As cruise travel resumes this summer following suspension due to COVID-19, U.S. Customs and Border Protection (CBP) is working with the cruise industry to make travel safer and more efficient.

One of CBP's successful public-private partnerships, the agency is working with major cruise lines to implement facial biometric comparison technology in the arrival process at select seaports to further secure and enhance the inspection process for passengers returning to the United States at the end of their cruise. 

“As part of the travel recovery efforts, travelers have the benefit of secure, touchless and streamlined entry procedures into the United States while CBP protects the privacy of all travelers,"  said Diane J. Sabatino, Deputy Executive Assistant Commissioner of Field Operations at U.S. Customs and Border Protection.

Already in use at major air and land Ports of Entry (POEs), facial biometrics in the cruise environment will strengthen CBP’s enforcement capabilities at several of the nation's cruise ports while also enhancing the customer experience. Additionally, CBP and its cruise partners have expanded data sharing agreements to further strengthen security in cruise travel.

Cruise Lines International Association (CLIA), which represents more than 90% of global ocean-going cruise capacity, joined CBP in recognizing the importance of public-private partnership in enhancing the cruise experience and advancing the restart of operations from U.S. ports.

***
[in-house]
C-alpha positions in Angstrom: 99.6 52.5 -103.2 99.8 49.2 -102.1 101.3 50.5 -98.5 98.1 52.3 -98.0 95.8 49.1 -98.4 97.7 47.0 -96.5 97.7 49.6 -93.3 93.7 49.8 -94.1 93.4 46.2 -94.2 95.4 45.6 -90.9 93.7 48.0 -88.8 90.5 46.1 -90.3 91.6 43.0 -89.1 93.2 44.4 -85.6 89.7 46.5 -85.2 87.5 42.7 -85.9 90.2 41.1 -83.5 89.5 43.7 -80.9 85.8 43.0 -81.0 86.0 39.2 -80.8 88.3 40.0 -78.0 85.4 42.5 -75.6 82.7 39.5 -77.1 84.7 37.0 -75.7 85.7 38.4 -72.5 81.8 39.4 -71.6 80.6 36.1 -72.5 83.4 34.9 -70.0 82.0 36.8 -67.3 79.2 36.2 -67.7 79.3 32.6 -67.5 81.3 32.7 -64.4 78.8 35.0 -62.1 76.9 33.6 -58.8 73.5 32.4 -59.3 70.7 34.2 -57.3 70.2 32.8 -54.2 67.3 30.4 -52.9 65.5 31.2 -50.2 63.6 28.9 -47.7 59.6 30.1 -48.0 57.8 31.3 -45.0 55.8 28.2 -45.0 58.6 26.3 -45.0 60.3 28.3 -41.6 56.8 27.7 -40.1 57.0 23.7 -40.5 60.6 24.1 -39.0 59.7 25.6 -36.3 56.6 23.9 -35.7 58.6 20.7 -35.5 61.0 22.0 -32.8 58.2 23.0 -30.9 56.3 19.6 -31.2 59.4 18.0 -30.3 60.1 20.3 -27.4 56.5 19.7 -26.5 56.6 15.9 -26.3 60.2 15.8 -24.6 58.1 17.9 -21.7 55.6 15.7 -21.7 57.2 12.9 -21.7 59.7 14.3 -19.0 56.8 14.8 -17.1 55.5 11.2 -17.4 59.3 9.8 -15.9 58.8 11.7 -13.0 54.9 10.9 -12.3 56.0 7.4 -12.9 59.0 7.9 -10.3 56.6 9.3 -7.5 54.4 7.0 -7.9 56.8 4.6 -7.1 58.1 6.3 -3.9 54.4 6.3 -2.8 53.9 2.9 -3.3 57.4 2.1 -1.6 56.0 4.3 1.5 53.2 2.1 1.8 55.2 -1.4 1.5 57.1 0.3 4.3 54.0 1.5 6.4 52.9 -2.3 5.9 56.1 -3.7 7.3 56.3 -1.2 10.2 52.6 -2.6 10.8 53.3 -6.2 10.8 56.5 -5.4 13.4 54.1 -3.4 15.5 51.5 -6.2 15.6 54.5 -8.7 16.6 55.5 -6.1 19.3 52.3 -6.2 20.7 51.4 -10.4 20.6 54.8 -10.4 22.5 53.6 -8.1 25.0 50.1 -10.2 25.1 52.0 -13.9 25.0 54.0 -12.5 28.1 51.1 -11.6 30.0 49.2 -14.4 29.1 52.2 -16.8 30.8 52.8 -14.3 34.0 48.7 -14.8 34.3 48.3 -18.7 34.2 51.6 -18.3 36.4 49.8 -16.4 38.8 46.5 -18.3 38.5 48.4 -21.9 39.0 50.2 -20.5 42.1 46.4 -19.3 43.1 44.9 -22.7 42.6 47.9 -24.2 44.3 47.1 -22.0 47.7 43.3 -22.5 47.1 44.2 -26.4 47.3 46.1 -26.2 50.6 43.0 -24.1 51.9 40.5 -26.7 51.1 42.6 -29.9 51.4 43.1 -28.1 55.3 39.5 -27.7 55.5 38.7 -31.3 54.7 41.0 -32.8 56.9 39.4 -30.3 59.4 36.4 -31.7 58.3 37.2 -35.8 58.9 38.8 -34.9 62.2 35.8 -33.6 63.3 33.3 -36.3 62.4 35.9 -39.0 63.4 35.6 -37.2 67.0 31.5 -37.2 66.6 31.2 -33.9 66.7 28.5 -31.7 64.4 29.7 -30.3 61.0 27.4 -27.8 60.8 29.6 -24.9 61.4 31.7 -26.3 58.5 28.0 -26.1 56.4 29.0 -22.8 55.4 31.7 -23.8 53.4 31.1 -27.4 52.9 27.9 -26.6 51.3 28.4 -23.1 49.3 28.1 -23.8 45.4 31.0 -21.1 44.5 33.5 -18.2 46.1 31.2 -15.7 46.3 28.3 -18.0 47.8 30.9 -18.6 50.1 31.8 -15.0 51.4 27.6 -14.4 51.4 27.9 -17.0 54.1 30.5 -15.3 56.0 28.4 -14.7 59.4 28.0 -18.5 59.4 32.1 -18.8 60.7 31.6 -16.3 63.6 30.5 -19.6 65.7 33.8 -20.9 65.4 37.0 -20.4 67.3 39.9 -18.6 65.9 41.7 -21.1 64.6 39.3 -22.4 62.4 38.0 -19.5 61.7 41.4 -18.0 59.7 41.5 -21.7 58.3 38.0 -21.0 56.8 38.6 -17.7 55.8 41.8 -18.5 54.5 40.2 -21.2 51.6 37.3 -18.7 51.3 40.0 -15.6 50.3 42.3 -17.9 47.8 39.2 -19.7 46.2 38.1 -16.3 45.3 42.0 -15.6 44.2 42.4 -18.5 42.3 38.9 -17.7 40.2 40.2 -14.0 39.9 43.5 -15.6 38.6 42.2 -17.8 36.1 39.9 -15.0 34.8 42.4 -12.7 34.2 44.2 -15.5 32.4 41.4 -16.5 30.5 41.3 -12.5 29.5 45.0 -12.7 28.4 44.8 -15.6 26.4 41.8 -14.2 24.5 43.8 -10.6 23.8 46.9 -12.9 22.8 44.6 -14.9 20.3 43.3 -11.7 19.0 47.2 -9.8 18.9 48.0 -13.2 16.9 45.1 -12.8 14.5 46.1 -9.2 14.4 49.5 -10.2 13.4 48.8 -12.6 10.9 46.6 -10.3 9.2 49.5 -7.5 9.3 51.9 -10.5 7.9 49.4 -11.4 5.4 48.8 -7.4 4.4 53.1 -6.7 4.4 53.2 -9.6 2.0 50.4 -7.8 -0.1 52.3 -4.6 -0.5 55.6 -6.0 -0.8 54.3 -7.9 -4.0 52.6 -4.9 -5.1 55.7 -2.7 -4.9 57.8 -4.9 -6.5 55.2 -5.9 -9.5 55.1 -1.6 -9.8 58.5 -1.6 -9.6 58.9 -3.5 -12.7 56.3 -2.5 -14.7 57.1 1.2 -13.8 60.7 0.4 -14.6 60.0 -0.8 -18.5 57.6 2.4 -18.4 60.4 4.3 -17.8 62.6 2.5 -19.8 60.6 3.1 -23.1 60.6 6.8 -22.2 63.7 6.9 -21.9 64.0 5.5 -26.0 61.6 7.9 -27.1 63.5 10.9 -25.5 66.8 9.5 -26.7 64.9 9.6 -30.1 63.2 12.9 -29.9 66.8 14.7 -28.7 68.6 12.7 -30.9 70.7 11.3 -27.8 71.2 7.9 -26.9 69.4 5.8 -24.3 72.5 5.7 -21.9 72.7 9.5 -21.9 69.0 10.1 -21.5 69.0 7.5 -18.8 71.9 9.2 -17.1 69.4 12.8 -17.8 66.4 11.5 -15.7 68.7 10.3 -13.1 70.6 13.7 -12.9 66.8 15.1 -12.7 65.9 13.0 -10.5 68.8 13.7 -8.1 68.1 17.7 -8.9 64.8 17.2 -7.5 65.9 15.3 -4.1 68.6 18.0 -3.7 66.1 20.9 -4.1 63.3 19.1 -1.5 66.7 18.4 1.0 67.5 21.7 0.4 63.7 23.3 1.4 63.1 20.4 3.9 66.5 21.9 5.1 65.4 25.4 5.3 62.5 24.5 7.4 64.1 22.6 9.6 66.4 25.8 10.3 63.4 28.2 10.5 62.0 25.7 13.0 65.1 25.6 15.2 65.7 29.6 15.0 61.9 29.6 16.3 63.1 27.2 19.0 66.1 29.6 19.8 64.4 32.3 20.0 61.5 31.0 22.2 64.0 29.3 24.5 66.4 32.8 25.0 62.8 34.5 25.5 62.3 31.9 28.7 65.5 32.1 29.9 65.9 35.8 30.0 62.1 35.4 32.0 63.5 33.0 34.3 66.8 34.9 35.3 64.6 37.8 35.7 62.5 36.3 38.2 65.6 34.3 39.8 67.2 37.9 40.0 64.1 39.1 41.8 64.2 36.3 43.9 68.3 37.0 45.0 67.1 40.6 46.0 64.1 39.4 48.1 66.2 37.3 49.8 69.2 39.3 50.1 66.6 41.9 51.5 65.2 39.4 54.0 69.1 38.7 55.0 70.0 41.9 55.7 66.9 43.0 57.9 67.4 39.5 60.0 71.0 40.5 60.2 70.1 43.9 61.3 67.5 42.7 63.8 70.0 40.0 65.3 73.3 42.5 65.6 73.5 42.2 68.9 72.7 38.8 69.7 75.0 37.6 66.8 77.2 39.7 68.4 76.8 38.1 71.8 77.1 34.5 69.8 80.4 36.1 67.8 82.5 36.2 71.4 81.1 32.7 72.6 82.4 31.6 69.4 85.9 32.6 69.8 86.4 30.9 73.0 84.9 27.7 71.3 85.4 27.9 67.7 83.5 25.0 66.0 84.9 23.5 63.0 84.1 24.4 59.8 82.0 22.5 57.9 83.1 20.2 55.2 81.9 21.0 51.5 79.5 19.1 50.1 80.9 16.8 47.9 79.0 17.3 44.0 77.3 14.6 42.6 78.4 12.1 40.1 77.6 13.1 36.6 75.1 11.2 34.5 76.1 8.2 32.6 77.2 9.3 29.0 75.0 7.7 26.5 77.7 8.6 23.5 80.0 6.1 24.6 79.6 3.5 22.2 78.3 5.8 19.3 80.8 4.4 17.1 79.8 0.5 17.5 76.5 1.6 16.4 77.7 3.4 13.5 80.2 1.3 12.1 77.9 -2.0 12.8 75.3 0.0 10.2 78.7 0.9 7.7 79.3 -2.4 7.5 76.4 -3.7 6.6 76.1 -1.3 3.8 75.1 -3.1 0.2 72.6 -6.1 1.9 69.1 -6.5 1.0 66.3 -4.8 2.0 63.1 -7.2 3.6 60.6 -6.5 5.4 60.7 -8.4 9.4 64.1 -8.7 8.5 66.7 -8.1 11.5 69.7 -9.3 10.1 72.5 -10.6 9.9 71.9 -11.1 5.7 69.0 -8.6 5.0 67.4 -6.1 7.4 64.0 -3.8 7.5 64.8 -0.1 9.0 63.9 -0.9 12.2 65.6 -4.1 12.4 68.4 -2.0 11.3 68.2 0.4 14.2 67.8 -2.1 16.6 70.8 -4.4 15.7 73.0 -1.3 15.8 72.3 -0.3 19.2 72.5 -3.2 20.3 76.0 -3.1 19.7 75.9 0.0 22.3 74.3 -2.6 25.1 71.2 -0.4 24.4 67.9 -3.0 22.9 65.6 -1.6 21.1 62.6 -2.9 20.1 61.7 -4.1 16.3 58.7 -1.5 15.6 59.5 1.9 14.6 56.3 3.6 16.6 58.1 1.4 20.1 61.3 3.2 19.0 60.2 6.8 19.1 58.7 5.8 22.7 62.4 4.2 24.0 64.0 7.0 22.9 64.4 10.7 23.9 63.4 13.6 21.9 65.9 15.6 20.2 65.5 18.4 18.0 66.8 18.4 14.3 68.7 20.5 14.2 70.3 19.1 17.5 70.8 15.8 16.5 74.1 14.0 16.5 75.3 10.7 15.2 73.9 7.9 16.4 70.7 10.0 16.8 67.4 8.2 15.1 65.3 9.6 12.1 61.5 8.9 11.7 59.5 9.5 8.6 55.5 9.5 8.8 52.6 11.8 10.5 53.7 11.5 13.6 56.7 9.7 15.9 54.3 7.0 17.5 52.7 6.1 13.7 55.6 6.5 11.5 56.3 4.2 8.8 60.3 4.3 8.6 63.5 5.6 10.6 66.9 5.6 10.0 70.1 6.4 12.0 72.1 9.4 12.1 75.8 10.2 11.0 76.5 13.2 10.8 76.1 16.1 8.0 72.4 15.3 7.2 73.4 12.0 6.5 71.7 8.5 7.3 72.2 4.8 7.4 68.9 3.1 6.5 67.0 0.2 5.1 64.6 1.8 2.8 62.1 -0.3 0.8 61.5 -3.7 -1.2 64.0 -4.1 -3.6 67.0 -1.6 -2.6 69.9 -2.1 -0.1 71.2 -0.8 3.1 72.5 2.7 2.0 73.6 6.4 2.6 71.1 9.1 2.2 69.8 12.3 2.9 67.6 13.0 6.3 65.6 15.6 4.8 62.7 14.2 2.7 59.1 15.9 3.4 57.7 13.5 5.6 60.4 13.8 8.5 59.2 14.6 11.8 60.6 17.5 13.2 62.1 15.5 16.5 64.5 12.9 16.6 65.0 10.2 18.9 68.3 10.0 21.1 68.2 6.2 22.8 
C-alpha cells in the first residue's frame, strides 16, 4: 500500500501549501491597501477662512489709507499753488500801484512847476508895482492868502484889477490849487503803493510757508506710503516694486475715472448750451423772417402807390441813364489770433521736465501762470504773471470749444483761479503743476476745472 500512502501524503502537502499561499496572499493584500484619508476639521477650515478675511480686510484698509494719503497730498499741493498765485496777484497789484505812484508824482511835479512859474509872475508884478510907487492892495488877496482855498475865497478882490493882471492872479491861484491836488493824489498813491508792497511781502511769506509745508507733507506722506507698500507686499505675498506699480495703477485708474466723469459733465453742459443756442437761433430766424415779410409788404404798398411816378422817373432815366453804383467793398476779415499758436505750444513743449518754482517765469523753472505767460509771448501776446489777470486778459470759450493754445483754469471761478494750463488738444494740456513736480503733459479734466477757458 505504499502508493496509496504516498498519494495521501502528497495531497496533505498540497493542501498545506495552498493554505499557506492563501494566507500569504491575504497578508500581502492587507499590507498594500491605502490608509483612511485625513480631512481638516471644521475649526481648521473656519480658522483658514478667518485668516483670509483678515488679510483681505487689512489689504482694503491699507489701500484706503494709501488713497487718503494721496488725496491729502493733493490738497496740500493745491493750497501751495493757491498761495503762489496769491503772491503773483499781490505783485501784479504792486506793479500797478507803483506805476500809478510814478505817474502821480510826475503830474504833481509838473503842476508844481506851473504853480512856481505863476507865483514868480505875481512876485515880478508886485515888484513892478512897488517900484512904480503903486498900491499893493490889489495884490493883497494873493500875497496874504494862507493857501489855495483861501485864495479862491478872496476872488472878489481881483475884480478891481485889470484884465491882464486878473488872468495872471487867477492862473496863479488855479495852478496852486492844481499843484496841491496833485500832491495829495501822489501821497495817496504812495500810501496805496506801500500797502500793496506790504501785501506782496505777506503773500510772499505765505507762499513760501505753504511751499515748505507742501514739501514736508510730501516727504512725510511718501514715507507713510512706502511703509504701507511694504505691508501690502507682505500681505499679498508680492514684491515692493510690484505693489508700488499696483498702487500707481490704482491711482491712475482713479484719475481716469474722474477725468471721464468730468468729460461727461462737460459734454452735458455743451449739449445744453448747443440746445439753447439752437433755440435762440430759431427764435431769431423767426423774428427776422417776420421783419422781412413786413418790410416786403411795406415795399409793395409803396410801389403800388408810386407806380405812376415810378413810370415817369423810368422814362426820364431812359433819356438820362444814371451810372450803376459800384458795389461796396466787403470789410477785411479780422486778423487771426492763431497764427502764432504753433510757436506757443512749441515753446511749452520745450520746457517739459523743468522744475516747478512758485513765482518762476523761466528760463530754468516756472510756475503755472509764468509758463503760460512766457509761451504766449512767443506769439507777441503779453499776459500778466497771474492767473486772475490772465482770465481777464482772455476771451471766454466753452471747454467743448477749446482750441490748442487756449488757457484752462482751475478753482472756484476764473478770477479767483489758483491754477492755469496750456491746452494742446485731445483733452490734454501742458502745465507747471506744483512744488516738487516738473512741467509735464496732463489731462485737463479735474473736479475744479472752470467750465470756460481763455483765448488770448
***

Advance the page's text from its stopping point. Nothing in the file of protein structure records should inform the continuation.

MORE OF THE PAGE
“The health, safety and security of passengers, crewmembers and the communities we visit is the cruise industry’s top priority and, to that end, the use of biometric technology in cruise terminals is showing impressive results,” said Kelly Craighead, president and CEO of CLIA. “On behalf of the entire cruise community, CLIA looks forward to continuing to work in partnership with the U.S. Government to further advance the responsible return to service from U.S. ports, which is putting Americans back to work and offering travelers one of the best ways to experience the world.” 

To date, facial biometric comparison technology is available at 12 seaports across the United States and has been successfully used to process arriving passengers on most cruise vessels that have resumed sailings in Florida and Texas.

The arrival process using facial biometrics verifies the traveler's identity within two seconds and is more than 98% accurate, according to the CBP. When debarking the cruise vessel at a U.S, seaport, passengers will pause for a photo that will be compared to the traveler’s existing passport or visa photo in secure DHS systems to biometrically verify their identity. Upon an efficient match, passengers collect their baggage and proceed through inspections and exit the terminal. U.S. travelers and select foreign nationals who are not required to provide biometrics and wish to opt out of the new biometric process can simply request a manual document check from a CBP Officer.

If a traveler cannot be matched to a photo on record through facial biometrics, the traveler will proceed through the traditional inspection process consistent with existing requirements for admission into the United States.